Ahrarnia deliberately selected boxes marked with “Made in Iran” texts, symbols and fonts that have their origin in 20th century advertising graphics and Russian avant-garde influences. He also selected them for their prior contents, such as kerosene lamps and hair spray, calling back to a past era. Though the boxes are taken apart, they retain the residue of these past uses.

Farhad Ahrarnia. Installation view of "Something for the Touts, the Grocery Clerks and You” at Lawrie Shabibi, Dubai, 8 February to 2 March 2017. Image courtesy Lawrie Shabibi.

Farhad Ahrarnia. Installation view of “Something for the Touts, the Grocery Clerks and You” at Lawrie Shabibi, Dubai, 8 February to 2 March 2017. Image courtesy Lawrie Shabibi.

Ahrarnia then incorporates these boxes into formal and cubic compositions reflecting his Modernism and Constructivism influences. In this stage he alters the material through adding decorative concentric patterns that are traditionally applied on important devotional texts. Through this process Ahrarnia is changing the tone and import of the discarded, everyday material. In the exhibition text he explains that

By collecting and appropriating the modern cubic structure of these boxes and their worn-out surfaces I intend to raise their significance and cultural value, turning them into critical and self referential art.

Farhad Ahrarnia, 'The Tomb of Charles Baudelaire [After Max Bill]', 2016, Khatam (Persian micro-mosaic), 40 x 40 x 2.4 cm. Image courtesy Lawrie Shabibi and the artist.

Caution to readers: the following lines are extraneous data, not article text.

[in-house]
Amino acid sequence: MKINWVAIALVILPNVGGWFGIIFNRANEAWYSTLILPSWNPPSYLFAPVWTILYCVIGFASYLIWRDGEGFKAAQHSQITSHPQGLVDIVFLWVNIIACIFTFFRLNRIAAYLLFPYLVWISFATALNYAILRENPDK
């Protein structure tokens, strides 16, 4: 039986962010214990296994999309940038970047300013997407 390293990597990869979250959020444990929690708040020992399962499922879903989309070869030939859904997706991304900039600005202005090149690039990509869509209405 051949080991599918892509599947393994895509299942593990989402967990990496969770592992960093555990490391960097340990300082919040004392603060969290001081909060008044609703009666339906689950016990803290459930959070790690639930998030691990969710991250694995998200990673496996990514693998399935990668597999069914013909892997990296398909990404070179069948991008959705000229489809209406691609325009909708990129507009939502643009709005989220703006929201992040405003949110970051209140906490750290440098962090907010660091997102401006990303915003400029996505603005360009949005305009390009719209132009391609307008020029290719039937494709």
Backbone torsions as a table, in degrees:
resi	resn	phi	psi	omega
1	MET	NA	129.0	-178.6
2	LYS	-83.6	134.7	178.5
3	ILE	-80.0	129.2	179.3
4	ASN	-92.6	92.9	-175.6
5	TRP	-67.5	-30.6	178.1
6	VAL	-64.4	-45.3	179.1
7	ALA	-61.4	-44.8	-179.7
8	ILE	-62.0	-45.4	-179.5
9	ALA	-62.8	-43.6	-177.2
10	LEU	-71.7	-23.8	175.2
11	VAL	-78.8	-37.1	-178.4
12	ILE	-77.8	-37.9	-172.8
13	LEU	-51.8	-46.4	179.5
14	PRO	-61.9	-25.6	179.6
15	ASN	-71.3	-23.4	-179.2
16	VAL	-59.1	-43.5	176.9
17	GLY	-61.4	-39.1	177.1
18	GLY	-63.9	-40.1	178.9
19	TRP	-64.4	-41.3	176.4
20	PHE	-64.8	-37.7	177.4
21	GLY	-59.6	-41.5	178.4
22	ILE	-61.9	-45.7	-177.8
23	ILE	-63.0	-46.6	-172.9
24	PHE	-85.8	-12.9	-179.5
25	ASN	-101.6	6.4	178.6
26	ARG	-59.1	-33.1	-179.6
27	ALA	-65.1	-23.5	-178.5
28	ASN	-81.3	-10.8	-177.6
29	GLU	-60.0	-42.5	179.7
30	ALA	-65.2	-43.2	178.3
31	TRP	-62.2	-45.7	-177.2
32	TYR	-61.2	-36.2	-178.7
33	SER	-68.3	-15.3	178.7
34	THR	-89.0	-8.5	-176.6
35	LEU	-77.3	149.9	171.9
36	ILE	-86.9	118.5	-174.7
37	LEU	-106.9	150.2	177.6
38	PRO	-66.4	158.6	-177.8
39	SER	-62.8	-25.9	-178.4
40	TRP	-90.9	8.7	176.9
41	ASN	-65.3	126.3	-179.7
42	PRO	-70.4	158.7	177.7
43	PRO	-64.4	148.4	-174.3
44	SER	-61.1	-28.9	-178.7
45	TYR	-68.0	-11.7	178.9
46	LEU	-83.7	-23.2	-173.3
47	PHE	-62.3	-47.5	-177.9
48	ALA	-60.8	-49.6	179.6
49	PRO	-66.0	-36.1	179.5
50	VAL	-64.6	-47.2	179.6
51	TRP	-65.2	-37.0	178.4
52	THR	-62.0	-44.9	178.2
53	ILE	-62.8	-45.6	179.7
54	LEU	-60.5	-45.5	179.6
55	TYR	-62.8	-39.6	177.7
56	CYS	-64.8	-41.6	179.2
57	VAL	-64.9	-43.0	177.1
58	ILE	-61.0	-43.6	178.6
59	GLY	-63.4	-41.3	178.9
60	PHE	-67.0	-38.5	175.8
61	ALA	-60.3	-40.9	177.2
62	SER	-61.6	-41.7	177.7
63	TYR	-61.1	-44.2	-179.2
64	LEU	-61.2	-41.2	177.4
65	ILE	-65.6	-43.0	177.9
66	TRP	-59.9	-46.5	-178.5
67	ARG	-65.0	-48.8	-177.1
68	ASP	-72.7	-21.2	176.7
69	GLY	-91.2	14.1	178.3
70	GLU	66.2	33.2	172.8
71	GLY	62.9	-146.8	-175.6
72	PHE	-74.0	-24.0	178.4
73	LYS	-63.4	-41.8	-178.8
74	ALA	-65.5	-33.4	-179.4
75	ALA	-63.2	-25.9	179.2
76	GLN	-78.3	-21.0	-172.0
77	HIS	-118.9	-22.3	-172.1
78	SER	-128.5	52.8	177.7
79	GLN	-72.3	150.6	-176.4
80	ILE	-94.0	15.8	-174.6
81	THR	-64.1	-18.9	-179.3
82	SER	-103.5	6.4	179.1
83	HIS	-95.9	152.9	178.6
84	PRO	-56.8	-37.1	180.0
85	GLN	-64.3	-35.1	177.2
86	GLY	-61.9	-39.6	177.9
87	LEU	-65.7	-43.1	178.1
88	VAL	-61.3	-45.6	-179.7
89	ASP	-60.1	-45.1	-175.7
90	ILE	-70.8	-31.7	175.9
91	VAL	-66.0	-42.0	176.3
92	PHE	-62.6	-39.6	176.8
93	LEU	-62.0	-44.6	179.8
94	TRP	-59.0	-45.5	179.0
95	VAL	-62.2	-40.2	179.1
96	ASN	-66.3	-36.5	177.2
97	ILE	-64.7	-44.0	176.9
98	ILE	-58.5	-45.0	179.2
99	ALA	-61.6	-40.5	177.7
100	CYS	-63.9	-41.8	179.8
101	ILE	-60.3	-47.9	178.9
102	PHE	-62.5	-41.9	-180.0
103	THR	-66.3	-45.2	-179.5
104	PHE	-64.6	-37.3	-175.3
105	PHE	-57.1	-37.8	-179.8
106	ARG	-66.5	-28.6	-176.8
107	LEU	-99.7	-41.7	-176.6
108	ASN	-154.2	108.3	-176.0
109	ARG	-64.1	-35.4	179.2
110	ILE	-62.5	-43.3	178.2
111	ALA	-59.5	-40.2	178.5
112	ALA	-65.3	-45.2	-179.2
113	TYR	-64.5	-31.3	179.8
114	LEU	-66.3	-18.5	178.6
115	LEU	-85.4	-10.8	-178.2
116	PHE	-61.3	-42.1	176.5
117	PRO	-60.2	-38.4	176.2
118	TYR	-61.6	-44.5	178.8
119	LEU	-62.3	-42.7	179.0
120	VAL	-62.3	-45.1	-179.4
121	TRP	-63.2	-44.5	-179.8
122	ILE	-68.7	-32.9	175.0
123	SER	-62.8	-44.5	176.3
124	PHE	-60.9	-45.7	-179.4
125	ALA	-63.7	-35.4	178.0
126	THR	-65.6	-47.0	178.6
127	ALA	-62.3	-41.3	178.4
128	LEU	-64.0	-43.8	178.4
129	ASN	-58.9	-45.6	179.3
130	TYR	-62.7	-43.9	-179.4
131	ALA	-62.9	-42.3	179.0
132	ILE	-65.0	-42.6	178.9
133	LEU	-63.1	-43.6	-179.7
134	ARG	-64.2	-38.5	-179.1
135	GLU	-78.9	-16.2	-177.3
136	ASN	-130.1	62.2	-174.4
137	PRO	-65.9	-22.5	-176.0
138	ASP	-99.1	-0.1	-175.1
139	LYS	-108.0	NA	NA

Farhad Ahrarnia, ‘The Tomb of Charles Baudelaire [After Max Bill]’, 2016, Khatam (Persian micro-mosaic), 40 x 40 x 2.4 cm. Image courtesy Lawrie Shabibi and the artist.

Seeing objects from a new perspective

Ahrarnia often uses ancient techniques in his work while exploring contemporary realities, mixing the traditional with the modern. In some of the pieces he uses an Iranian micro-mosaic technique dating back 600 years, which was used to decorate everyday objects. On the one hand he utilises high art ornamentation and on the other he challenges the status of mundane objects like a cardboard box through decoration. His interest in materiality and process lie at the heart of this combined practice.

Talking to Art Radar, Ahrarnia expanded on his thoughts about materiality, emphasising the possibility of everyday objects through manipulation and transformation:

For me the materiality of any given object or entity conveys and embodies a set of possibilities and histories which can be explored and manipulated in order to create an alternative set of contexts for new readings and alternative considerations. I’m interested in playing with codes and conventions which are already attached to a particular medium or entity. There are qualities of strength and resilience but also the contradictory factors of vulnerability and impermanence. All the above qualities simultaneously carry their own poetics and metaphysical connotation, I’m interested in all the above when it comes to considering the materiality of any given entity that I select to explore, dissect, reassemble or treat.